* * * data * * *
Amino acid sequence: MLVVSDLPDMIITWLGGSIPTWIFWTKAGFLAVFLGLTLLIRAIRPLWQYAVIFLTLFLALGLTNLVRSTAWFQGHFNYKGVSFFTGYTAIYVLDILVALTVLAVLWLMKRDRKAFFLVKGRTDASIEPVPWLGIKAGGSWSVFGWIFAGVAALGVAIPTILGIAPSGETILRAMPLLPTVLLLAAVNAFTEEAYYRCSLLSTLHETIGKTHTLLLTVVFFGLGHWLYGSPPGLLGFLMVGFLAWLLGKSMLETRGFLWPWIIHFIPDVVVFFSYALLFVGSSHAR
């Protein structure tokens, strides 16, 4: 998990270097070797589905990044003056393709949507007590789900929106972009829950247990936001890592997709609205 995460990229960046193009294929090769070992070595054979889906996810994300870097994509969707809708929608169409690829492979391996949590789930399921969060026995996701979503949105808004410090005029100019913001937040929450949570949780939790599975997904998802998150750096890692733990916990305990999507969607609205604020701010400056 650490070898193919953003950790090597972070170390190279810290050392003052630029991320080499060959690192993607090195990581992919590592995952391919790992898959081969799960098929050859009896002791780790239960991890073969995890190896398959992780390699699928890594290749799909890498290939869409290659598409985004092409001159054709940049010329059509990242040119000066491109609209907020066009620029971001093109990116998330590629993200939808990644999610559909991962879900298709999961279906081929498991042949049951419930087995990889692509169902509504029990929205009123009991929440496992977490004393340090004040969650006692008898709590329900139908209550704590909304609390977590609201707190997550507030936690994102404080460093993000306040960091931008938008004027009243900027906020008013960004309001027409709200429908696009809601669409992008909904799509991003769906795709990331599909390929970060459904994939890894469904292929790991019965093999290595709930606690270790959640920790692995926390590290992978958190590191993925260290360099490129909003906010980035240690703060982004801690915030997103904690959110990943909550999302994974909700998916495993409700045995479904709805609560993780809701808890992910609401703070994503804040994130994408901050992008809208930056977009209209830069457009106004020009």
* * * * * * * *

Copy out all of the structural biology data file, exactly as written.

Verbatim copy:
Amino acid sequence: MLVVSDLPDMIITWLGGSIPTWIFWTKAGFLAVFLGLTLLIRAIRPLWQYAVIFLTLFLALGLTNLVRSTAWFQGHFNYKGVSFFTGYTAIYVLDILVALTVLAVLWLMKRDRKAFFLVKGRTDASIEPVPWLGIKAGGSWSVFGWIFAGVAALGVAIPTILGIAPSGETILRAMPLLPTVLLLAAVNAFTEEAYYRCSLLSTLHETIGKTHTLLLTVVFFGLGHWLYGSPPGLLGFLMVGFLAWLLGKSMLETRGFLWPWIIHFIPDVVVFFSYALLFVGSSHAR
């Protein structure tokens, strides 16, 4: 998990270097070797589905990044003056393709949507007590789900929106972009829950247990936001890592997709609205 995460990229960046193009294929090769070992070595054979889906996810994300870097994509969707809708929608169409690829492979391996949590789930399921969060026995996701979503949105808004410090005029100019913001937040929450949570949780939790599975997904998802998150750096890692733990916990305990999507969607609205604020701010400056 650490070898193919953003950790090597972070170390190279810290050392003052630029991320080499060959690192993607090195990581992919590592995952391919790992898959081969799960098929050859009896002791780790239960991890073969995890190896398959992780390699699928890594290749799909890498290939869409290659598409985004092409001159054709940049010329059509990242040119000066491109609209907020066009620029971001093109990116998330590629993200939808990644999610559909991962879900298709999961279906081929498991042949049951419930087995990889692509169902509504029990929205009123009991929440496992977490004393340090004040969650006692008898709590329900139908209550704590909304609390977590609201707190997550507030936690994102404080460093993000306040960091931008938008004027009243900027906020008013960004309001027409709200429908696009809601669409992008909904799509991003769906795709990331599909390929970060459904994939890894469904292929790991019965093999290595709930606690270790959640920790692995926390590290992978958190590191993925260290360099490129909003906010980035240690703060982004801690915030997103904690959110990943909550999302994974909700998916495993409700045995479904709805609560993780809701808890992910609401703070994503804040994130994408901050992008809208930056977009209209830069457009106004020009």